If you had invested $10,000 in [this] simple system in 2000, you would have gotten back nearly $26,000. Meanwhile, $10,000 invested in the stock market would have shrunk to less than $9,100.

My picks for the five holdings are:

  • SPDR S&P 500 ETF (SPY)
  • iShares Barclays Aggregate Bond (AGG)
  • Vanguard REIT Index ETF (VNQ)
  • PowerShares DB Commodity Index Tracking (DBC)
  • Vanguard Emerging Markets Stock ETF (VWO)

But there are other funds that could fit the bill.

Annoying Old Guy Friday, 26 February 2010 at 09:31

getting a gov’t-backed annuity instead of having the value of your 401(k) cut by 65% from its nominal peak in 2008 (which is what probably would have happened absent the gov’t interference) might not be such a bad deal.

Rather depends on your age, doesn’t it? After all, the annuity will be based on the the value of the 401(k) at the time of conversion, not the peak. There is no way the majority will get a return on that base that’s better than staying in the market. That’s not even counting the fact this would simply kick the problem down a decade or so, since it would involve no reform of spending, at which point how reliable is that annuity from a government that’s broke and has stolen everything it can?

erp Friday, 26 February 2010 at 11:33

Rough thanks for the investment tips, but my question for Mrs. Bret was more in the nature of whether she recommends the mattress or the bird feed bin in the back yard for bundles of benjies — at least until the Chicago thugs and their partners in crime are out of power.

AVeryRoughRoadAhead Friday, 26 February 2010 at 15:15

Forgot to mention above that it may not be obvious from the short description of the system at the linked page, but one aspect is that one should also re-balance among the various sectors when doing the monthly analysis. If any sector has grown so much that it comprises 25% or more of the total amount, then sell enough of that fund to bring it back down to 20% of the total, and apportion the money among the other sectors so that all are roughly equal again.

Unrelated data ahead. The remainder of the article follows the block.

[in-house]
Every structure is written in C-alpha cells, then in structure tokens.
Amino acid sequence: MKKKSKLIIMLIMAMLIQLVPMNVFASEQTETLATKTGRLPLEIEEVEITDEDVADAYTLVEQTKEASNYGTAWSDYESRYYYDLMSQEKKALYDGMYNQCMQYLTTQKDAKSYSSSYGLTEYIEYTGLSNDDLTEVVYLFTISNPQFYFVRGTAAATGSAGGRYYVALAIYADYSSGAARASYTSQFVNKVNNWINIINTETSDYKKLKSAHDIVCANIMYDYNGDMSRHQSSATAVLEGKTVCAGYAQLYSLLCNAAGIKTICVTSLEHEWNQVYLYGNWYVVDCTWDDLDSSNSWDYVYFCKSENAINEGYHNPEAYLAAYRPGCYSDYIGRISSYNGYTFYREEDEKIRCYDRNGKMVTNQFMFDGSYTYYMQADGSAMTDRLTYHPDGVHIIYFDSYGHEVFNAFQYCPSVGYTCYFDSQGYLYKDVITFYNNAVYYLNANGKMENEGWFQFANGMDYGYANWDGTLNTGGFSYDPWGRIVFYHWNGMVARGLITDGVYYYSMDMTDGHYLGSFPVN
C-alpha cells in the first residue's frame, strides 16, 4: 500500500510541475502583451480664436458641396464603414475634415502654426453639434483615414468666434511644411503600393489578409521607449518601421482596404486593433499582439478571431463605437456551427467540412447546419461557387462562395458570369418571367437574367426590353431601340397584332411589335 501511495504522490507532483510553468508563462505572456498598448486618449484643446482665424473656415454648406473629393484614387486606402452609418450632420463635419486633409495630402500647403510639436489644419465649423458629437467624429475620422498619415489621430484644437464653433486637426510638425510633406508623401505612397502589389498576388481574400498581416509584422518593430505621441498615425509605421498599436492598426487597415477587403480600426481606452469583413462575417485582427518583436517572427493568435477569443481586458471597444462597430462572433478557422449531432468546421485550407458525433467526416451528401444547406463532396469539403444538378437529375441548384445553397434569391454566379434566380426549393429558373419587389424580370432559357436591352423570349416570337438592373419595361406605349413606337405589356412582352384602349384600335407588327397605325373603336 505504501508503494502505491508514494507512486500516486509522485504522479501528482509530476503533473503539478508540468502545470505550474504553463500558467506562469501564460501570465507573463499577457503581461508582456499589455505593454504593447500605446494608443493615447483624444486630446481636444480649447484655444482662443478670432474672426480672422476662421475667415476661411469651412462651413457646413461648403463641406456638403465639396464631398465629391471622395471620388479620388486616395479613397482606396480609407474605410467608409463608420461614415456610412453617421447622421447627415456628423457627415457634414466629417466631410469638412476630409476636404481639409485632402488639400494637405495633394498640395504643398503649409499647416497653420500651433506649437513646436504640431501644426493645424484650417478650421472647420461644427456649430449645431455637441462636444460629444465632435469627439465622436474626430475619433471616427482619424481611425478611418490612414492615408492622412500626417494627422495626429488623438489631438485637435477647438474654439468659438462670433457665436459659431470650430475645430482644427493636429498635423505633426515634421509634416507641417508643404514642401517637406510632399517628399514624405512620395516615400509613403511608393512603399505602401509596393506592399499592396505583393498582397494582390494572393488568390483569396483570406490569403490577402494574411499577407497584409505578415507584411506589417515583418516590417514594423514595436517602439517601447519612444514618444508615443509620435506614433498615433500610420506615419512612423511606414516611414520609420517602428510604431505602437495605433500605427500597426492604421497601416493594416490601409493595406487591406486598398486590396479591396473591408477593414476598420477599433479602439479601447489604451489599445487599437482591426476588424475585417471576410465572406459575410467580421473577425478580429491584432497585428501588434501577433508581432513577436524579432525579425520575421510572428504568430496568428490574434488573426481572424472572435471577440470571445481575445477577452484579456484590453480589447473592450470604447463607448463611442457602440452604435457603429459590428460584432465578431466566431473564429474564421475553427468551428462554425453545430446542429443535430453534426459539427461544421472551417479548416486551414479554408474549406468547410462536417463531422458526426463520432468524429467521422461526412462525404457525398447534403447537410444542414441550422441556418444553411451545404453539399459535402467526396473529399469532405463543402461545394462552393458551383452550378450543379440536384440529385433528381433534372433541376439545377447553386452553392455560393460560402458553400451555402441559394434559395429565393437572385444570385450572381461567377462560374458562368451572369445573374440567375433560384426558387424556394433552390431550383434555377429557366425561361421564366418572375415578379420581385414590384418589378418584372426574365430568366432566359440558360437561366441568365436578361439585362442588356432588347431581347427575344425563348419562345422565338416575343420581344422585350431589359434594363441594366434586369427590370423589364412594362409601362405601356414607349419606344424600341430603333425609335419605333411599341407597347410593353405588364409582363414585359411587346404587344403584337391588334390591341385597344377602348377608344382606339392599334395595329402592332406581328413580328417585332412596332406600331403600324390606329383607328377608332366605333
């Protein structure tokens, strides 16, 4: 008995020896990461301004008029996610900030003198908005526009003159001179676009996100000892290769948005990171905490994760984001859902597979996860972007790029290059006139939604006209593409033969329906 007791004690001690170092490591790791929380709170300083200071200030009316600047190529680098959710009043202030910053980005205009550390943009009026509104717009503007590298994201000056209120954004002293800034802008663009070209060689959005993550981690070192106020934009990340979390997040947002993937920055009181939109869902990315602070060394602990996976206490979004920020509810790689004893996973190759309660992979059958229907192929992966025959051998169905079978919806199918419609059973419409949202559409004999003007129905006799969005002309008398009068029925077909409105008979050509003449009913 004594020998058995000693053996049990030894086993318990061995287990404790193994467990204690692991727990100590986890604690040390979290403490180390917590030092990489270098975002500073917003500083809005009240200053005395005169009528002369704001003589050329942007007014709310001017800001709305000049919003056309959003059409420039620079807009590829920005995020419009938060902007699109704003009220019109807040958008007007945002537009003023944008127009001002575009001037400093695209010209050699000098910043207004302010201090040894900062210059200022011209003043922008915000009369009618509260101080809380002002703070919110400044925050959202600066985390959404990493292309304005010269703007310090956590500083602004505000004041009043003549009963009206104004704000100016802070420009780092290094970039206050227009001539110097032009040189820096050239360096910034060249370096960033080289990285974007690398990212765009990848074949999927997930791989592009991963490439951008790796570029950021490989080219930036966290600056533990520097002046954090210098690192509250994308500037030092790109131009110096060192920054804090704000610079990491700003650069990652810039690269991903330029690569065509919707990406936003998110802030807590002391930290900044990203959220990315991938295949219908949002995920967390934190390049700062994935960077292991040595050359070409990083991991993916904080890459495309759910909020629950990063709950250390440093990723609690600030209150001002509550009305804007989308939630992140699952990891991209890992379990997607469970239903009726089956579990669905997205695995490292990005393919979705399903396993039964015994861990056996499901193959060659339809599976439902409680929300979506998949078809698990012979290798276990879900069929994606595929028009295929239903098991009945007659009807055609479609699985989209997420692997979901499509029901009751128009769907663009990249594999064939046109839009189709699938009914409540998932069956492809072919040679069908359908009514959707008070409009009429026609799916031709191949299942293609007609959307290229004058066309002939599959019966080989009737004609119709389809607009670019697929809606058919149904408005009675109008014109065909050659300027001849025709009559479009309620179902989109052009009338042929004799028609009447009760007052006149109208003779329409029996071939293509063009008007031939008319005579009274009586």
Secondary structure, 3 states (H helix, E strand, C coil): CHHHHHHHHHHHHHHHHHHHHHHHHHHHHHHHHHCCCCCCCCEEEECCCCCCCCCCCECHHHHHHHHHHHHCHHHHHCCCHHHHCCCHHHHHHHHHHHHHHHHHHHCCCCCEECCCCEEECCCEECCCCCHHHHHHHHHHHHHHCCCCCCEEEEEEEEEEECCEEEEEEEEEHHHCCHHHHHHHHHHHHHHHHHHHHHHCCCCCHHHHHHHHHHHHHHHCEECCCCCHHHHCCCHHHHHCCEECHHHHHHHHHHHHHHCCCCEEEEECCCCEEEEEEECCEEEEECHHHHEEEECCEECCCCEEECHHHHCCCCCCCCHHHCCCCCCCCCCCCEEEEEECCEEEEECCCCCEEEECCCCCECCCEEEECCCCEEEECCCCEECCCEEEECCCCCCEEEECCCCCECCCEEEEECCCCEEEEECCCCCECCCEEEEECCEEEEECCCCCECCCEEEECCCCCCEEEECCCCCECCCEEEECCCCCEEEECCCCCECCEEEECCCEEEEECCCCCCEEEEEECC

Between that, the previous comment and the information at the linked site, that’s truly everything one needs to know to implement this wonderful system. KISS triumphs again! (The acronym, not the band.)

I urge anyone who’s investing money to evaluate the system and see if it’s a better concept than whatever is currently being followed.

…whether she recommends the mattress or the bird feed bin in the back yard for bundles of benjies…

The bird feed bin. Lower fire risk, and both burglers and tax officials know to look in/under people’s mattresses. The trick to increased security is to do something other than what most people do.

Rather depends on your age, doesn’t it?

Yeah, true that.

That’s not even counting the fact this would simply kick the problem down a decade or so, since it would involve no reform of spending…

The “reform in spending” that we’re most likely to get won’t be frugality in D.C., it’ll be higher interest rates and reaching the hard limit on the national credit card. That isn’t going to be good for the markets over the medium-term. Remember that during the first Great Depression, the Dow meandered its way down over 90% from apex to nadir. There’s absolutely no reason that it couldn’t happen again.

And yeah, if one were a nimble trader, then one could make a fortune from the market gyrations, but 401(k)s aren’t set up to facilitate that, and most people aren’t nimble traders in any case. Mostly they buy-and-hold, which means that they’re going to be stuck holding 90% losses. And even Jesse Livermore went bust in the end.

So I agree, an annuity backed by a fiscally-troubled gov’t isn’t worth much, but history suggests that it’s possible, even probable, that sticking with a 401(k) isn’t going to be very useful either. My favored path is to sell that 401(k) NOW, withdraw the money and take the tax hit. But many people’s 401(k) plans don’t allow that course of action.

AVeryRoughRoadAhead Friday, 26 February 2010 at 15:43

Should add that the above-referenced investment system forces one to be a nimble trader, and so is ideally suited for building a fortune during the upcoming turbulent times, but in order for it to work there has to be somebody on the other side of the transaction - everyone can’t be making the same buy/sell decisions at once - and so it’s not salvation for the masses. But it can be for individuals.